Rape accused gets 'benefit of doubt'

A man accused of raping his sister-in-law has been let off by a Delhi court due to “serious infirmities and inconsistencies” in the victim’s deposition.

Additional Sessions Judge Nisha Saxena acquitted Nizamuddin of charges of raping his sister-in-law, saying the accused is entitled to “benefit of doubt” as the victim’s story is “improbable”.

“The evidence is found to be suffering from serious infirmities and inconsistencies. The victim has evaded relevant questions during cross examination,” the court said.

The prosecution said Nizamuddin had gone to the victim’s house in May 2008 when her husband and children were away in Hapur in Uttar Pradesh.

Nizamuddin, who is the husband of the victim’s sister, had asked the woman to open the door as police were chasing him. He told the woman that he wanted to stay at her house for the night, the prosecution said.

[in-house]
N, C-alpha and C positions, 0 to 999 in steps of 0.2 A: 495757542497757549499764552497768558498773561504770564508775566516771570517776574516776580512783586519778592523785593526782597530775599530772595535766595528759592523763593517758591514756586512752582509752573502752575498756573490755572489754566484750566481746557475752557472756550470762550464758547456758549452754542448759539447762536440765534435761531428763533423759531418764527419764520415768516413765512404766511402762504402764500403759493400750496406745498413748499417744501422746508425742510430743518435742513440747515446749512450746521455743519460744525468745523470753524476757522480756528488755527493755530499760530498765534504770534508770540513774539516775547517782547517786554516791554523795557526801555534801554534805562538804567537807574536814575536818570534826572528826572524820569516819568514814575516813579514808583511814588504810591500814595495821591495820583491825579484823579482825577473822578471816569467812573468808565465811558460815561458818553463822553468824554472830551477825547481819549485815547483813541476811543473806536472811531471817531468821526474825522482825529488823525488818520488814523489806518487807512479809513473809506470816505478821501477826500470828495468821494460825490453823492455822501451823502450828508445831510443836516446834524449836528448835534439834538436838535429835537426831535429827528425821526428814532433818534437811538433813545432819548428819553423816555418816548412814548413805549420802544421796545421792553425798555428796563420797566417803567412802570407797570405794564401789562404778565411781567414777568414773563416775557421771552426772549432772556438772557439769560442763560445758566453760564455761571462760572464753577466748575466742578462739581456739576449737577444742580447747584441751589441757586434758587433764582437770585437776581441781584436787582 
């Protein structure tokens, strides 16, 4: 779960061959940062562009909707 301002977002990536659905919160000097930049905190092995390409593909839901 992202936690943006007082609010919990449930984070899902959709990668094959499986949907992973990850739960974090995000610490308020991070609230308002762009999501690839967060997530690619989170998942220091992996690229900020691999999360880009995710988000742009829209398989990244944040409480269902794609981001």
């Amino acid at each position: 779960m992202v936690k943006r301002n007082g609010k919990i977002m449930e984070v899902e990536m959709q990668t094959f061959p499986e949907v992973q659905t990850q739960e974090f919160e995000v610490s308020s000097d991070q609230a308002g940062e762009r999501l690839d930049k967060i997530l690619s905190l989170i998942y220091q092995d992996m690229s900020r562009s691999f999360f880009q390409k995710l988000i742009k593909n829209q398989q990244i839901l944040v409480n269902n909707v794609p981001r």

Then he entered the victim’s room and raped her, it said.

Nizamuddin’s counsel told the court that if there had been such an incident, the victim would have raised alarm.

“Her conduct shows that she is trying to implicate the accused due to family enmity,” the counsel said.

Compensation

A man who lost one of his legs after being run over by a mini-truck has been awarded a
compensation of over Rs 18 lakh by a road accident tribunal.

The Motor Accident Claims Tribunal ordered Reliance General Insurance company Ltd, with which the vehicle was insured, to pay Rs 18,75,195 to 40-year-old Paharganj resident Nandan Mukherjee.

“In view of the unrefuted testimony of the petitioner and documents available on record, it has been prima facie proved that he suffered injures due to rash and negligent actions of the driver,” said the tribunal’s presiding officer Dinesh Bhatt.

The accident happened in July 2011 while Mukherjee was crossing a road in north Delhi. He was hit by a mini-truck driven by Ghaziabad resident Mohammed Rafiq.

The vehicle was also coming from the wrong side. Mukherjee’s leg had to be amputated.

The tribunal noted that he had suffered up to 75 per cent disability of the right lower limb.

“The petitioner was a tutor. So the amputation will partly affect his working capacity,” the tribunal said.

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